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Not all who offer help to immigrants mean it: learning more about natorio publicos

2558711372_1456109853_zImmigration paperwork can be very difficult, especially if you have limited education and/or English-language skills. So if somebody tells you that they can make it easy, be cautious! While filing immigration paperwork with a lawyer can make the process infinitely more doable, some organizations who offer help only bring trouble.

Notarios (also called notarios publicos) can falsely lead undocumented Americans into believing that they can help with immigration paperwork, at a lower cost and greater effectiveness than an attorney. This summer, NPR released a story discussing the problems attached to notarios; to find out more, NPR spoke with immigrant rights groups in new york, such as the Norther Manhattan Coalition for Immigrant Rights (NMCIR), who offer quality help for free.

One of the problems with notarios arises from their name; in Latin America, high end attorneys are called notarios publicos. But in the US, those who label themselves notaries or notarios don’t usually have a legal license, and certainly don’t have the same experience and certification as an immigration lawyer.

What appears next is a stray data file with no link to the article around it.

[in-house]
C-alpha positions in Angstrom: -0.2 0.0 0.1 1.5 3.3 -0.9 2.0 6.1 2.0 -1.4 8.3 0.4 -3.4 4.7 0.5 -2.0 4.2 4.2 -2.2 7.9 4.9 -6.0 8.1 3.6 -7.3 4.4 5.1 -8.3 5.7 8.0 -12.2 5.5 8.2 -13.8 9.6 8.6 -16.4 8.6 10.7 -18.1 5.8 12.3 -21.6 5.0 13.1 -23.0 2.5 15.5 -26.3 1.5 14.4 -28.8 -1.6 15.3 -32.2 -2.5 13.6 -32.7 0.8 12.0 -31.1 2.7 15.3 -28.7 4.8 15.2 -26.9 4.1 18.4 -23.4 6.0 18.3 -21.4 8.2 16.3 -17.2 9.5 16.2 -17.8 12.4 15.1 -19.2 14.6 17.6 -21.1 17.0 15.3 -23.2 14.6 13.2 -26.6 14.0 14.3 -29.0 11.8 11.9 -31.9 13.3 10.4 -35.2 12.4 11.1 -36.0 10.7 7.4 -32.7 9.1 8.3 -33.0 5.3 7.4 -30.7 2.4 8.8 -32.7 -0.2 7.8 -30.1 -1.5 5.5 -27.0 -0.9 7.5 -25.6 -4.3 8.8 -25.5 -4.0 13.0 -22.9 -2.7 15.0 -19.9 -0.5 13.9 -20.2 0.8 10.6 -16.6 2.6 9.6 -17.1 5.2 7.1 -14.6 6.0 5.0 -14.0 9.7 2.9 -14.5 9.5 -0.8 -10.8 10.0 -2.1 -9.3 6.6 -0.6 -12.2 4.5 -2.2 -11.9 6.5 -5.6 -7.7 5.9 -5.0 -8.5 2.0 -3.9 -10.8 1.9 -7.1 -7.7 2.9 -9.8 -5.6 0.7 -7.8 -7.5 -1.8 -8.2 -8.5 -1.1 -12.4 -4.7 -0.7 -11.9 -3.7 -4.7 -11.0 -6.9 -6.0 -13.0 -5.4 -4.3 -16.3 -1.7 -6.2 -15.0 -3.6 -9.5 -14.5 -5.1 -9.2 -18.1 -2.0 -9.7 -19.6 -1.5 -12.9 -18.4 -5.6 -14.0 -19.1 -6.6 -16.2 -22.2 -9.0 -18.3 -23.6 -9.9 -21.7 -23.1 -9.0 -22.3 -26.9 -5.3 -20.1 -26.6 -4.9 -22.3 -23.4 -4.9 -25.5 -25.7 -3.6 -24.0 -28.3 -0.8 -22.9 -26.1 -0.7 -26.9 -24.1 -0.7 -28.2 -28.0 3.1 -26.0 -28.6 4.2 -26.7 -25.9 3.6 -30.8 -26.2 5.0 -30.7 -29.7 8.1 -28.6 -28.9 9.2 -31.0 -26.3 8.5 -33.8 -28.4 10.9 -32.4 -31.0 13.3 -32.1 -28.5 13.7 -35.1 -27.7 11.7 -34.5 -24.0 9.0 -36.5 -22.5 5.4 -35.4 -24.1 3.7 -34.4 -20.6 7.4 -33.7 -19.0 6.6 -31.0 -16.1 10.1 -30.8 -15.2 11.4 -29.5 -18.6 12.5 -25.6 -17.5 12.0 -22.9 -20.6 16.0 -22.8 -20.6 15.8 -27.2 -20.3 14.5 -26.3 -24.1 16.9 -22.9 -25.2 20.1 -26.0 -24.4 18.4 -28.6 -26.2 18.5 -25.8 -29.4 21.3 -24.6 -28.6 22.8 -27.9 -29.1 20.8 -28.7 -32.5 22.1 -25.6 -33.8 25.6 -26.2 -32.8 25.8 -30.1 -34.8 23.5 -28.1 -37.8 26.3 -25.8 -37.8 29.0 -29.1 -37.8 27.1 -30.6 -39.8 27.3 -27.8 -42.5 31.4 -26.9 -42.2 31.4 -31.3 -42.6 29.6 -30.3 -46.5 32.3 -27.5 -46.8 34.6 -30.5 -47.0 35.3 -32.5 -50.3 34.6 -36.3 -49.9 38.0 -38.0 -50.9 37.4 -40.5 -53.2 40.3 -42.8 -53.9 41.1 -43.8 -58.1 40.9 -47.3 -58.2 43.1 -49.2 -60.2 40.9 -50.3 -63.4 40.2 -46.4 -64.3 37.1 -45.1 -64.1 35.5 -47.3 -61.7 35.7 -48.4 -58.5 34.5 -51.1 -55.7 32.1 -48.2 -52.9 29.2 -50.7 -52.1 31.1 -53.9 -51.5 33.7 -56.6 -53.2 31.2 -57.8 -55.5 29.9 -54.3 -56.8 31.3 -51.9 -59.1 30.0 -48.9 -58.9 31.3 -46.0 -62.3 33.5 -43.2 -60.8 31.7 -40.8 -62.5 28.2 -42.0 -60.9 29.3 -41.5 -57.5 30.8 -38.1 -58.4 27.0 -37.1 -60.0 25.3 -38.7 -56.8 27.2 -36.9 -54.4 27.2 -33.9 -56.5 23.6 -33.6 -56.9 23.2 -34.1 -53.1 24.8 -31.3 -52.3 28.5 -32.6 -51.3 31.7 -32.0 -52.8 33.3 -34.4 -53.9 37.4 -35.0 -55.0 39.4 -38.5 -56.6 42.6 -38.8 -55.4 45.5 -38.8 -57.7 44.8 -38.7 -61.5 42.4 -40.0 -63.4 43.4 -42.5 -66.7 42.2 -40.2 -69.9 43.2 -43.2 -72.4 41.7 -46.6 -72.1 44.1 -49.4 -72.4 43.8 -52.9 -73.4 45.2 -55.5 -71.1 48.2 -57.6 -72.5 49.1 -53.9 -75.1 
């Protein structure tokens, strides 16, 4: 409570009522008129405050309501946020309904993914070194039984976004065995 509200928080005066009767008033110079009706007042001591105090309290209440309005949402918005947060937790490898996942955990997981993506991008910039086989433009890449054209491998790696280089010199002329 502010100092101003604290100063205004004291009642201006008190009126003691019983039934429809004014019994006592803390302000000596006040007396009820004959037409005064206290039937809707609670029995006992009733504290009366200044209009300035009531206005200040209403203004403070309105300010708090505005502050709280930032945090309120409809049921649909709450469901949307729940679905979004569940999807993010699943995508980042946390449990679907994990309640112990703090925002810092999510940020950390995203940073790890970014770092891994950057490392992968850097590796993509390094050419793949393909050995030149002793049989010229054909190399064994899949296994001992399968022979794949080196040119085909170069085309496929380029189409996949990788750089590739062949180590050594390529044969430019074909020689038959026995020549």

Notario publicos cash in on confusion over their name, offering to help unknowing immigrants with their green cards and citizenship paperwork. Legally, notaries are allowed to help fill in immigration paperwork by transcribing people’s answers––but often, the line between transcription and advice is blurred. 


In Latin America, a “notario publico” refers to a high-end attorney. But in the United States, the difference between an “attorney” and a “notary” is huge.

If an unqualified person fills out an immigration form poorly, they might not get caught, but the immigrant may suffer huge consequences. In fact, mistakes or fraud on an immigration application can be even more costly than monetary theft, subjecting the victim to potential deportation or detention.

“Well over 50% of the individuals that come through here has had some sort of interaction with a person who has promised them legal status, but wasn’t able to help them with it,” said Angela Fernandez, Executive Director of NMCIR. 

Recently, the New York state assembly passed a bill to recognize notary fraud as a crime. Unfortunately, punishing fraudulent immigration organizations does not decrease the amount of need for immigration help, nor does it increase the availability of qualified immigration attorneys. To truly aid undocumented immigrants, we, as a country, need to reform immigration policy

To listen to the NPR story, click here